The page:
Since then the Citizenship Act has been amended many times. These amendments and the transitional arrangements and provisions of the first citizenship Act have meant that some people could have automatically acquired or lost Australian citizenship over the intervening years.
For citizenship information that is more than 30 years old, please consult the National Archives of Australia.
Proof of citizenship
You are able to apply for evidence of your Australian citizenship if you ever had, or have been included in, a certificate that says you are an Australian citizen.
If you think you might be an Australian citizen, but you are unsure of your Australian citizenship status, you can also apply.
See: Proof of Australian Citizenship
You can also request confimation of the Australian citizenship status of a deceased parent or grandparent for official purposes.
See: Requesting confirmation of Australian citizenship status of a deceased person
Amending your personal details
If the name or date of birth on your current citizenship certificate is incorrect or has changed since you became an Australian citizen, you may correct or change your details.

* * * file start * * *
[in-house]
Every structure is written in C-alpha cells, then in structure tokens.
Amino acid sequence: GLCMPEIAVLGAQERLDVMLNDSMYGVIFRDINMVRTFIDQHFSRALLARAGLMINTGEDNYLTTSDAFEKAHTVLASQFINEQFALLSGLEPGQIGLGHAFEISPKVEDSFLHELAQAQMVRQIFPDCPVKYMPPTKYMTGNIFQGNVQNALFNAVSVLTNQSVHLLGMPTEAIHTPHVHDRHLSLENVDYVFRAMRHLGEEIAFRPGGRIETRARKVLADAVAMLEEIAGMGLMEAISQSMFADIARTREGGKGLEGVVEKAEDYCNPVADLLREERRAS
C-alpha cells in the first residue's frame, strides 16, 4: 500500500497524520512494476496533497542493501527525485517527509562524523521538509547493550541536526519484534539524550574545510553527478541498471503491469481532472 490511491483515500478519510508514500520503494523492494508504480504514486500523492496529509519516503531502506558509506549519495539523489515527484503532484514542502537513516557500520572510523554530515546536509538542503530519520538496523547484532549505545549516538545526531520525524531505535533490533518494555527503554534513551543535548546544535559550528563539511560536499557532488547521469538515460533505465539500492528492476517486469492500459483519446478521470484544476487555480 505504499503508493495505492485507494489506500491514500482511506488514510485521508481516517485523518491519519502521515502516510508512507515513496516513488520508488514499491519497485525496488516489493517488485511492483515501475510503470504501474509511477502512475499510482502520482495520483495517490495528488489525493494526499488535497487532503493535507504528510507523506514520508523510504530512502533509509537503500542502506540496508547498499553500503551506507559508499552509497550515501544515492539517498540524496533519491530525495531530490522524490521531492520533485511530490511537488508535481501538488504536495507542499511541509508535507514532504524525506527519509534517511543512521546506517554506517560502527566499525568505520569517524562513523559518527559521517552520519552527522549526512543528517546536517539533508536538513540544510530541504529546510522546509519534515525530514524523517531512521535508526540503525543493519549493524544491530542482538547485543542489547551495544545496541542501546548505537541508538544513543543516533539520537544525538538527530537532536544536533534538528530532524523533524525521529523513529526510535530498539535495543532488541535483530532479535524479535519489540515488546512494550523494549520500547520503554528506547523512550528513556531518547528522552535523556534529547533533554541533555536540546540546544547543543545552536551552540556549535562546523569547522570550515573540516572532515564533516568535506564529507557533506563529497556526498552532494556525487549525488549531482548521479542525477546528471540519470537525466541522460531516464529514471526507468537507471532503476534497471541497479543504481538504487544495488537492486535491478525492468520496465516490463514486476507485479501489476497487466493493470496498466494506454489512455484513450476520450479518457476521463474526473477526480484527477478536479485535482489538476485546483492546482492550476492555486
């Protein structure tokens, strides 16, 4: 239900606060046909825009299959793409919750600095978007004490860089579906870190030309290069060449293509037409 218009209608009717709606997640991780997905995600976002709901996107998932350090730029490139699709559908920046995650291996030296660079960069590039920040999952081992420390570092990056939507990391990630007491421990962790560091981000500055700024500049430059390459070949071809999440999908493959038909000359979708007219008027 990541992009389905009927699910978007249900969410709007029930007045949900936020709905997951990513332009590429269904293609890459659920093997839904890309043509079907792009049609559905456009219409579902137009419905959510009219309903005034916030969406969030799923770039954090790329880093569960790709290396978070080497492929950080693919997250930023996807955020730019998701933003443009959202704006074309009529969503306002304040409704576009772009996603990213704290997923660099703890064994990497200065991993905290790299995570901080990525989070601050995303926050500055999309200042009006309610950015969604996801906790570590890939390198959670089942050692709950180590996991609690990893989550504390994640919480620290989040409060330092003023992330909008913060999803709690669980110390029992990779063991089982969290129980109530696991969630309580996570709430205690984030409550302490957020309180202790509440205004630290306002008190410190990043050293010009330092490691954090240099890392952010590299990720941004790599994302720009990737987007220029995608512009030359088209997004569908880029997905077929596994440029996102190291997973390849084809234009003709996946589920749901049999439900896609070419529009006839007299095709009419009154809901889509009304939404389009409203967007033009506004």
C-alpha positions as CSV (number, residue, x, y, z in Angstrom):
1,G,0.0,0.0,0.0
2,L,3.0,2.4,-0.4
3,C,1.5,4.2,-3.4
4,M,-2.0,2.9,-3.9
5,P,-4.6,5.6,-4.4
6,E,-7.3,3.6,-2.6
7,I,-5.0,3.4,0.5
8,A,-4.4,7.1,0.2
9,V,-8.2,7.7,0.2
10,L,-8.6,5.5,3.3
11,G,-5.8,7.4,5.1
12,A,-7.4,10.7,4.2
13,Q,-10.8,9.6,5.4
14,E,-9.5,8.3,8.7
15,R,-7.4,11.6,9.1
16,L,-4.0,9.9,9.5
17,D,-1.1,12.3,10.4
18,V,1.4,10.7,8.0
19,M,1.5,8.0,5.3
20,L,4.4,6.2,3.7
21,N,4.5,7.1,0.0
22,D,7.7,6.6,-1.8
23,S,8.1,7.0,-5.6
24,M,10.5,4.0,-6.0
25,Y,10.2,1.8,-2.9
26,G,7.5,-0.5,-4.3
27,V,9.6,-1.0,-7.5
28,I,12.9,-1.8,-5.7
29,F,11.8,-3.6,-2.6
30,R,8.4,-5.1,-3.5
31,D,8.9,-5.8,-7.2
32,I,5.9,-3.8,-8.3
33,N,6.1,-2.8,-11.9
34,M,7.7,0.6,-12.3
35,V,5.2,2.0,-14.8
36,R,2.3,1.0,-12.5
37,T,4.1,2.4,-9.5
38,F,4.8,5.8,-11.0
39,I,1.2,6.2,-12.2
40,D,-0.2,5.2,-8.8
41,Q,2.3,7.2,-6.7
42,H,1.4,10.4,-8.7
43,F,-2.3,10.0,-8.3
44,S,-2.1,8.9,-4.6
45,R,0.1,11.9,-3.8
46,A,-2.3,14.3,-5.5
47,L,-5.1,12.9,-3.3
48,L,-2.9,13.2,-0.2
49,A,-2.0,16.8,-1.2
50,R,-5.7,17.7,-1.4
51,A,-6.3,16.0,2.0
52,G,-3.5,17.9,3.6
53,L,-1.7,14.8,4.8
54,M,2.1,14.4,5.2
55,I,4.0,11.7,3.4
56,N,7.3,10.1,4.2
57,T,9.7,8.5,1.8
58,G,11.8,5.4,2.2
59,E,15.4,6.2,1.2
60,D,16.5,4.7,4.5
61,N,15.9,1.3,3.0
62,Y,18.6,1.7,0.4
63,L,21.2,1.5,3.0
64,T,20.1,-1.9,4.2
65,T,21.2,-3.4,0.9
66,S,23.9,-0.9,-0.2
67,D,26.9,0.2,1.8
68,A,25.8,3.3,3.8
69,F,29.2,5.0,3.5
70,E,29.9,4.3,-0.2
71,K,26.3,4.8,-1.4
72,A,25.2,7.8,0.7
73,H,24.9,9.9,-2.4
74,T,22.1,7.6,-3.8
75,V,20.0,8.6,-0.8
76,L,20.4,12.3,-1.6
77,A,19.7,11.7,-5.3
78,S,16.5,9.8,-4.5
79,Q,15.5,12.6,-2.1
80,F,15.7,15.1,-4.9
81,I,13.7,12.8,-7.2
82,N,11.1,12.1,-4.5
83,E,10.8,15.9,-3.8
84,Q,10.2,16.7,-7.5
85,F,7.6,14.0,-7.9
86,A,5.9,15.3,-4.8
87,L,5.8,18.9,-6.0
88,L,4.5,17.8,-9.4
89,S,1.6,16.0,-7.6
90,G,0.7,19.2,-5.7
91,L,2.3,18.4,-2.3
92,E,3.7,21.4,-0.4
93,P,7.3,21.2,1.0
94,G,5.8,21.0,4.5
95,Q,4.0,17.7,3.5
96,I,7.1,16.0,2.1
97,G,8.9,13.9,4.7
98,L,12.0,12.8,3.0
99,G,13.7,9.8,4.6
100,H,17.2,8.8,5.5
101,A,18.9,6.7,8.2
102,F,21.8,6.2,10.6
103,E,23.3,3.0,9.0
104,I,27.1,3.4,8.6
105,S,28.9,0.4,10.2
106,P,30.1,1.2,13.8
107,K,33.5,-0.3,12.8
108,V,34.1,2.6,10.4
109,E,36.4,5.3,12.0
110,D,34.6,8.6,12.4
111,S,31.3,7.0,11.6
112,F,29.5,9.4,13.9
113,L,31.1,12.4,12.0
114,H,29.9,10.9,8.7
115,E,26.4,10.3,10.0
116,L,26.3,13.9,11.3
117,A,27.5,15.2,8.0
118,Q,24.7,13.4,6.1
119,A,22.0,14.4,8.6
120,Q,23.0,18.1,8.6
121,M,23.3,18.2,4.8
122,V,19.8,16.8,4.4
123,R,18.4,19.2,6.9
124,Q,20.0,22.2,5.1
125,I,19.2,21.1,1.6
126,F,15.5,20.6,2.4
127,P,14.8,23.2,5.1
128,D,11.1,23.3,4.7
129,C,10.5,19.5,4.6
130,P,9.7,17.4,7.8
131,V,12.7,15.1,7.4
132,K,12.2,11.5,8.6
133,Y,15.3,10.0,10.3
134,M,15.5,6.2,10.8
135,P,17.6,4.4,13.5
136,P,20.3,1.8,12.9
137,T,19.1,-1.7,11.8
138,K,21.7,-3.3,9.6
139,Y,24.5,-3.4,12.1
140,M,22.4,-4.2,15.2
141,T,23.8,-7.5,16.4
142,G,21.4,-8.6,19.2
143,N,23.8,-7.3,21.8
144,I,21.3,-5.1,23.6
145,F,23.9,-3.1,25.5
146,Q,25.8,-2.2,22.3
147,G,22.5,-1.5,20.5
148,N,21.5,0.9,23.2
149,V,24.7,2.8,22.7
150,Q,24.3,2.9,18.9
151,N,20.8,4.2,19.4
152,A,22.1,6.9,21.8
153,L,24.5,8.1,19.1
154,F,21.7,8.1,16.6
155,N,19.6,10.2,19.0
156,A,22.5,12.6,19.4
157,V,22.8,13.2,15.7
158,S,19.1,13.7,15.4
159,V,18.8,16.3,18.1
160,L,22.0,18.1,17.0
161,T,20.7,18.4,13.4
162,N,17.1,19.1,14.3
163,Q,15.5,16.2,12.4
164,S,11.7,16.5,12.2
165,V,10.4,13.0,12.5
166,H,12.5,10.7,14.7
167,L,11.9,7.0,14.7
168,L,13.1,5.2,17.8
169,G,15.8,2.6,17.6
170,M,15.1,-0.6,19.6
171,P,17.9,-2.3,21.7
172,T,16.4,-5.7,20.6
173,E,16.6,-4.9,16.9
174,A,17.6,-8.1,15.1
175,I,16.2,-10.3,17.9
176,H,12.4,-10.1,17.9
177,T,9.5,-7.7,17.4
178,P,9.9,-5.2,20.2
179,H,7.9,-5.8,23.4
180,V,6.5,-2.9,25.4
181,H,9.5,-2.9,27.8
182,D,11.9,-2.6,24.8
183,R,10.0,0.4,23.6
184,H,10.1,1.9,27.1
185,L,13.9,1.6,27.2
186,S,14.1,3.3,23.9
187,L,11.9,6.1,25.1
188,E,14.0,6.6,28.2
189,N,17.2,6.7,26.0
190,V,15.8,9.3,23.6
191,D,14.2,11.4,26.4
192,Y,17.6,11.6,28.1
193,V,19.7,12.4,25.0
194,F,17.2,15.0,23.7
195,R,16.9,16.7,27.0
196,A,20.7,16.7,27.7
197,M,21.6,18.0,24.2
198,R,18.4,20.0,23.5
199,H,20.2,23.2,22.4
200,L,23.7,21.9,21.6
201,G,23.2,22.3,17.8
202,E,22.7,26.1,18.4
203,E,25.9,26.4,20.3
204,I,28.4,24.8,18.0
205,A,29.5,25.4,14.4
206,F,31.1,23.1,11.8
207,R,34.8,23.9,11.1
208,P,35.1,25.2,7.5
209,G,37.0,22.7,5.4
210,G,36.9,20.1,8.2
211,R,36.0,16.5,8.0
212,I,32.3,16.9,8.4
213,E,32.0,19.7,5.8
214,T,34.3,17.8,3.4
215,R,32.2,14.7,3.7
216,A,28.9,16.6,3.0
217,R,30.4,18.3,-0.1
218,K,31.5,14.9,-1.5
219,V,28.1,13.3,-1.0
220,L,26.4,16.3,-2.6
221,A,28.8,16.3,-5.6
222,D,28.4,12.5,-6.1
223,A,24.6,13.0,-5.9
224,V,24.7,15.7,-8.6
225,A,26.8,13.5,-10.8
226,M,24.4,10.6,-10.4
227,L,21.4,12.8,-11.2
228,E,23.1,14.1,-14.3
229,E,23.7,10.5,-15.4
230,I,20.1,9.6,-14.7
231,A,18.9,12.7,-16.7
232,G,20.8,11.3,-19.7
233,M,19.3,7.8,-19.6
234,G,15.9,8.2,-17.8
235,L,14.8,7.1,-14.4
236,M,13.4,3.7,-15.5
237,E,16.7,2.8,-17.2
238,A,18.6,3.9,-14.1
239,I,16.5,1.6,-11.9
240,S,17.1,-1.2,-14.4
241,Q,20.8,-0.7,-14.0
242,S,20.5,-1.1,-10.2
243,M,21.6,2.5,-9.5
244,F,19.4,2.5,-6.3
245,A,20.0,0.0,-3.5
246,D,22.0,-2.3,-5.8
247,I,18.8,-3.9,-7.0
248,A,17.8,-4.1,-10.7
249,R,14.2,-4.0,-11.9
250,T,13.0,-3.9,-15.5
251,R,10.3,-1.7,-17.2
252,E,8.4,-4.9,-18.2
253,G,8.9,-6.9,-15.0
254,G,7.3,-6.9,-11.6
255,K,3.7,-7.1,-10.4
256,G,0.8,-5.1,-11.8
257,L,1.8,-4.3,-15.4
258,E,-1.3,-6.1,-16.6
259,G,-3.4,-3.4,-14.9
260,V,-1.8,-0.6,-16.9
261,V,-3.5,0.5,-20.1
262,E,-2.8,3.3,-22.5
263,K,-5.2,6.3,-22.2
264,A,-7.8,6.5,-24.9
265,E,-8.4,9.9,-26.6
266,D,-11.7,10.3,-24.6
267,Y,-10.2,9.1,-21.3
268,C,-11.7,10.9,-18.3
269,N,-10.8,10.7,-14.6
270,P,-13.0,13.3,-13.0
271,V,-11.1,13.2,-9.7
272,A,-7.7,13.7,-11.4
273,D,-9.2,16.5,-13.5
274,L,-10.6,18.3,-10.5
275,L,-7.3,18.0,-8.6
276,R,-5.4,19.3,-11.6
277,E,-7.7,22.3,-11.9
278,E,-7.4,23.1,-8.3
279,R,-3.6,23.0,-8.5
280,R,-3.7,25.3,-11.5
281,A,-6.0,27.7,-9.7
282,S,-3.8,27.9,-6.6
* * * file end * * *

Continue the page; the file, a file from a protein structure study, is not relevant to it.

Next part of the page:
See: Amending name or date of birth details for Australian citizens
Australian citizens travelling and living overseas
An Australian passport is the most conclusive proof of Australian citizenship when travelling. As an Australian citizen you must always leave and enter Australia on an Australian passport.
If you also have a passport from another country you can use that for travel once you have left Australia.
See: Citizenship and travel
As an Australian citizen, you do not lose your citizenship simply because you live overseas.
However, if you acquired citizenship of another country before 4 April 2002 you automatically lost your Australian citizenship because of the operation of the Australian citizenship legislation.
See: Losing your citizenship
Changes to the citizenship legislation mean you can now apply to resume your citizenship.
See: Changes to lodgement requirements to resume or renounce Austrlian Citizenship
Giving up Australian citizenship